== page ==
The first trial (group of about 7 A-Level students - 17/18 years old for you non-Brits) went really well and everything seemed to be fine. They just answered a quiz and a survey.
The second trial is where I experienced problems. It was a group of 13 students, who were all meant to be exploring moodle for a bit (quiz, survey chat etc) and then uploading some work to submit and writing a journal entry. The server started crawling along once they all got on. It's a Linux server, with a Via 800MHz processor with 512M RAM and the load got up to 16!! (See http://wonky.org.uk/mrtg/load.html from 19th November at around 2pm)
So, as with everyone I'm wondering what it'd take to get "decent" performance from this system.
I'm demonstrating moodle to the head on Monday (22nd Nov) afternoon and would like to have an idea of server requirements when I do... so let me tell you about the school...
We're a secondary school (11-18 years old) and have around 1500 students, with around 400 computers on-site, with about 300 accessible to students (all staff have laptops).
We already have a few servers in school, but to be honest most of their resources are taken up already (despite it being a brand spanking new system). So I'm guessing we'd need a moodle server, or servers, just for that and authenticating against the 2003 Domain.
So - what would it take? I've had a look around and to me it looks like we're looking more than one server, load-balanced with a vast amount of RAM... am I right? Any indication of cost for such a thing?
Dual G5 tower, 1 gig ram.
Apache Server 1.3, PHP 5.01, />MySQL 4.0.13, Boutell GD 2, Aspell 0.6
Thanks to Marc Liyanage for making DARWIN 10.35 compatible binaries for PHP5.01/GD2. There have been no performance problems with this server combination.
We use CarbonCopy Cloner for quick daily system ghosts to external firewire drives.
We use internal authentication for 1355 users.
The price of a MacOSX machine will be a little higher than a custom built dual-64bit AMD barebones kit of similar specs, but Apple always uses top-notch parts, and the ability to boot at will from your external backup-drives is a huge comfort zone. If you go with another namebrand, you are likely to pay more (margins are fat once you get into the server class, even at Dell or HP).
You probably won't need more than one server for your site if you buy a nice dual processor/fast bus/ram combo. (I'd stay away from the VIAs though ) In another thread, Martin D. recommended 2gigs of ram for new moodle servers.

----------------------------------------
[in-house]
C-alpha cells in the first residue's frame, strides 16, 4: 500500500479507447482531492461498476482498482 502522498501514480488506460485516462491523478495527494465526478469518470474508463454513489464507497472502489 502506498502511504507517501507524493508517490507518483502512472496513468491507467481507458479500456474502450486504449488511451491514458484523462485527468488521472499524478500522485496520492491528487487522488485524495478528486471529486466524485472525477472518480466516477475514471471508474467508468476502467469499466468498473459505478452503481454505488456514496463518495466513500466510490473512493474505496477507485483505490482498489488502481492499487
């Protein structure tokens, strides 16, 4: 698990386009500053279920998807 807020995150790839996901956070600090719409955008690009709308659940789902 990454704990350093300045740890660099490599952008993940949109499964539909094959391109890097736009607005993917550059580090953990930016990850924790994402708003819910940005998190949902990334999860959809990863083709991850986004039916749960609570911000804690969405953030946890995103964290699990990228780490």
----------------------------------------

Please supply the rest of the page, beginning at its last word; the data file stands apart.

I hope this helps...
Anyway, glad to hear that the spec isn't quite as high as I thought it would be... thanks.
My guess would be that you are seeing bandwidth overload, rather than system resources overload, as IME your system specs should be sufficient for hundreds of users.
What do the Linux resource monitoring tools (such as top) say?
The graph shows load over a 5 minute period multipied by 100. So the peak you see going up to 1600 is a peak load of 16.00.
Bandwidth is no problem, since the server is plenty capable of the 14k/s it was using at the same time, as is the 2Mb SDSL link we have. Also other websites were working fine at the time. The load is the bottleneck.
The Via processors are cheapo things, so they don't have much cache on them I believe, which could impact this.
Load, I believe, is the average number of active processes. Once load gets about 1 (or 100 on that graph, since it's scaled up) then there are processes wanting to be run that cannot run and have to wait. It's like a measure of CPU usage, but it doesn't tail off at 100% (which is pretty useless, because you might just need 1% more to do the jobs or you might need 1001% more) So when the load is 16, there are 15 processes waiting... which is not a good situation.
There are some definitions here: http://www.luv.asn.au/overheads/NJG_LUV_2002/luvSlides.html (don't look too far down, it gets VERY complicated).
Basically you really want your load to be under 1 - meaning that all processes get run on the processor immediately and nothing has to wait. However that page says an average of 3 isn't too bad. 16 certainly isn't acceptable.
Hi Alex, this is why looking at top may be more helpful than load. Are you maxing out on processor or ram when this happens?
Or do you have plenty of both?
If the latter, than you probably have configuration issues. When we installed Moodle on RHE, we found that both PHP and MySQL were set up to limit their use of resources. PHP was limited (IIRC) to ~12MB of RAM, and MySQL was set up to use My_tiny.cnf. We set PHP to 1GB of Ram and set MySQL to use My_huge.cnf, and have had no performance issues.
It was a while back, but when we set up 1.2 on our old G3 server (10.1) we also had to do tweaking of the defaul php and mysql installs, after which we had no problems (and we could support 30 simultaneous logins on that system).
Anyway, you may indeed have hardware issues with your via processor or RAM maxing out, top would help you identify that, and if not, then you probably are looking at configuration issues & reading up on tuning php and mysql for large amounts of users might be helpful.